Back in the Day: Oddities and Treats

I come across many interesting topics as I continue to read Monroe’s journals. I hope you find the local flight information I share today fun and interesting. The first incident was reported in the Monroe Sentinel and the rest in the Monroe Evening Times.

A gaggle of little girls decided to picnic in Wolcott’s grove on Saturday, May 13, 1876, packing plenty of good things to eat in their baskets and buckets. They hid them in a clump of bushes in a clean, cool place before playing. After playing for a while, they got hungry and “went to their makeshift pantry and found that some despicable person or people had stolen them”. Not content with taking their food, the thieves filled some dishes with mud. “The happiness of the day was gone for the little people – their joyful laughter and joy turned to disappointment and hunger; some of the little ones even cried. They returned home hungry, having fasted instead of feasting “with their picnic transferred by the imps of the old nic [the devil].”

Sneaky thieves stole $12 worth of clothing from the property of Mrs. James Cason on West 17th Street shortly after dark on Tuesday evening, May 21, 1912. The theft was committed by cutting the clothesline to the two ends and pulling out the line with all of the clothes attached. Ms Caton said she knew who the thieves were and would give them 12 hours to return the clothes before ‘arresting and prosecuting the culprits to the limit’. I couldn’t find anything more in the logs.

Mr. and Mrs. HA Reneau planned a party on the lawn at their home on 23rd Avenue South for the evening of September 22 of that year. Guests numbered nearly 60 and included the Gleaners, volunteers, Monroe Business Institute students and CB Bolender’s Sunday School class. About 20 boys entered the kitchen while the hosts enjoyed themselves. They stole three plates of cake, strewn sandwiches on the floor, and followed grapes into the kitchen and dining room.

It was the second time there had been an incident at the Reneau home. We thought that the culprits, who were known, could be punished and that we made examples of them. The police were called; they gathered the disbelievers. The Times reported the following day that the 30 boys involved in the kitchen incident “had settled with Mr. Reneau by signing a written apology and paying him twenty-five cents each”.

A newspaper article from April 13, 1921 began: “Here, Chief Mackey, it’s work for you!” Call the reserves! Cast the well-known dragnet. The crime wave seems about to hit our fair and law-abiding city! The newspaper mentioned, “Boys will be boys” as it described that they took cakes from a hostess as guests waited to be served. Miss Dorothy Tschudy had organized a card game the night before. After a pleasant moment, Miss Tschudy went to take the “two beautiful frozen cakes” out of the refrigerator. The cakes had disappeared without a trace.

It is unclear how the boys gained access to the cakes when the fridge was in the kitchen, a short distance from where the guests were playing cards. “There was no disturbance or noise and the thieves fled, leaving the hostess in an embarrassing situation and the guests minus some of the refreshments.” A note was left saying, “Thanks for the cake.”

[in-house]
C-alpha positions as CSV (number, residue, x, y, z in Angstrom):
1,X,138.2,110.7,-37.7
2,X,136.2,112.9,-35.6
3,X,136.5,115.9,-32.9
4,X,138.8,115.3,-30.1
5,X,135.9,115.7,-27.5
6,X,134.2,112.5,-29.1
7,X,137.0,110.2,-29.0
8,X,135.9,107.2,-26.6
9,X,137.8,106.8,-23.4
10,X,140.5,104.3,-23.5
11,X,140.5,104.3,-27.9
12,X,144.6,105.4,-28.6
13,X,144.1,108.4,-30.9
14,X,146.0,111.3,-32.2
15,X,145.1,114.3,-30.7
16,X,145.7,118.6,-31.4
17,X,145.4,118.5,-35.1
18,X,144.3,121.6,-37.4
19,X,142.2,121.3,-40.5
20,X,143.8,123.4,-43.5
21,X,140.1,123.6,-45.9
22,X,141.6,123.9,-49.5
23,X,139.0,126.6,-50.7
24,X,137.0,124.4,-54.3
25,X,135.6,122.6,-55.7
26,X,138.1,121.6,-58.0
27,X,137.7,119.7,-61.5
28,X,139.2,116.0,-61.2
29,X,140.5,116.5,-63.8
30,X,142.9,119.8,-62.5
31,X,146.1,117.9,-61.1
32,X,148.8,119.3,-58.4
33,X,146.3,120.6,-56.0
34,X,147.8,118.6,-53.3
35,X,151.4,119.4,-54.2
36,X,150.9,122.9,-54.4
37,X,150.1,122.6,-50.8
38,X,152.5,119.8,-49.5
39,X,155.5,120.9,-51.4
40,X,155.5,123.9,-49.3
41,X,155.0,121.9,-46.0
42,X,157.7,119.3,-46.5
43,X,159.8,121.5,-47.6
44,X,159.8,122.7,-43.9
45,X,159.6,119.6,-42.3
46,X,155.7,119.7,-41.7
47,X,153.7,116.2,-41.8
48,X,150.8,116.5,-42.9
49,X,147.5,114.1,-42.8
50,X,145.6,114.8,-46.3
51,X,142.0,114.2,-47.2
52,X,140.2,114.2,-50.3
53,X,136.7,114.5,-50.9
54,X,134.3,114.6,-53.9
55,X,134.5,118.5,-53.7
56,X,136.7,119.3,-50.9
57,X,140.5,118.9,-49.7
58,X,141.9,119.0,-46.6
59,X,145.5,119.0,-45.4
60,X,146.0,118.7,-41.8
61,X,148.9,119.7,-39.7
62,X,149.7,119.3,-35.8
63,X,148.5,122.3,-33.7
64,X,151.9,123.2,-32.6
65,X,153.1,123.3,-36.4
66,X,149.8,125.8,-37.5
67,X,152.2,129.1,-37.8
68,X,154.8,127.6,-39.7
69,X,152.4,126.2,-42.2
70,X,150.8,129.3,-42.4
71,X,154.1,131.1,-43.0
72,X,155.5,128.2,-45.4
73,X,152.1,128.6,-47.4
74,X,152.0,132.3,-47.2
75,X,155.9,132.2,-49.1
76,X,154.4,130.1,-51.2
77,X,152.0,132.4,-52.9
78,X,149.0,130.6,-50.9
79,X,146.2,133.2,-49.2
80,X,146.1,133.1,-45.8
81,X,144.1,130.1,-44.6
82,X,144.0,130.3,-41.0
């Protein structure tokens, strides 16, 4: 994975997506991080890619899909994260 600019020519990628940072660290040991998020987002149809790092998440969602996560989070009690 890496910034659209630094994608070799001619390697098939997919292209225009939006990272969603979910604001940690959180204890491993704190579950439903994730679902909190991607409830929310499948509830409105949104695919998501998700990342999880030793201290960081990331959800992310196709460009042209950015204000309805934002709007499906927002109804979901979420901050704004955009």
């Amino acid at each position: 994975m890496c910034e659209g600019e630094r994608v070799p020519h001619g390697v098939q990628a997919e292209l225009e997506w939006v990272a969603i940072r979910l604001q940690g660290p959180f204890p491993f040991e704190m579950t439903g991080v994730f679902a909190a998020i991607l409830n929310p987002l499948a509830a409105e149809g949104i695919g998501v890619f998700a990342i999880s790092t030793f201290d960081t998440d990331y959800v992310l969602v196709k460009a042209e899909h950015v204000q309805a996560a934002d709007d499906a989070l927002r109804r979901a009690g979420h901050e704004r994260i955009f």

“Cake thieves continue nefarious operations” was the headline of an article two days later. He went on to say that “unscrupulous bad guys are still at work in the city.” A cake stand with delicious frosting still hanging on it had been found in the schoolyard and taken into the building. Police were working on clues and warned the thieves would face severe punishment if found. I haven’t seen anything more in the papers.

Four months later, Deputy AE Mitchell arrested 14-year-old Alvin Divan of Chicago, who had visited his uncle, LaVerne Hoylen, four miles east of Albany in Rock County. The boy, who was in Monroe on Tuesday, August 23, explained to Mitchell, “I didn’t mean to steal a horse. I found it on the road without a driver and thought it would be nice to drive it. So I did.

After investigation, it was found that the mare and light buggy which belonged to the Welton brothers, who lived near Browntown, had disappeared from the square. Before she was found at Hoylen Farm, it was believed she had become restless, had become detached from her hitching post and had left for home where she had a foal.

“The boy is apparently not a bad boy and says he is sorry for causing trouble. Authorities are considering whether further prosecution will be necessary. Assuming the boy’s story is true, it is likely that he will be released with a warning that using a platform is not appropriate.

Monroe police announced on April 29, 1935, that they had apprehended the “jello thief” – a 10-year-old boy whom they turned over to the Green County Children’s Board. The boy had stolen $17 from purses in a church locker room on Sunday. Police were taken to a local elementary school where a new bat and ball indicated someone was “in the money”. He had also bought a toy airplane, a chocolate bar, a movie ticket and given money to his brother.

After questioning the boy, he admitted that he was the person who removed storm windows from homes on the north side of town and entered Albert C. Theiler’s home on March 31 where he “licked bananas from the jello” and left burnt matches. He was able to return the police $15.20.

None of these crimes were horrific, but illegal nonetheless. Looks like people haven’t really changed much in a century.

— Matt Figi is a Monroe resident and local historian. His column will appear periodically on Saturdays in The Times. He can be reached at [email protected] or 608-325-6503.

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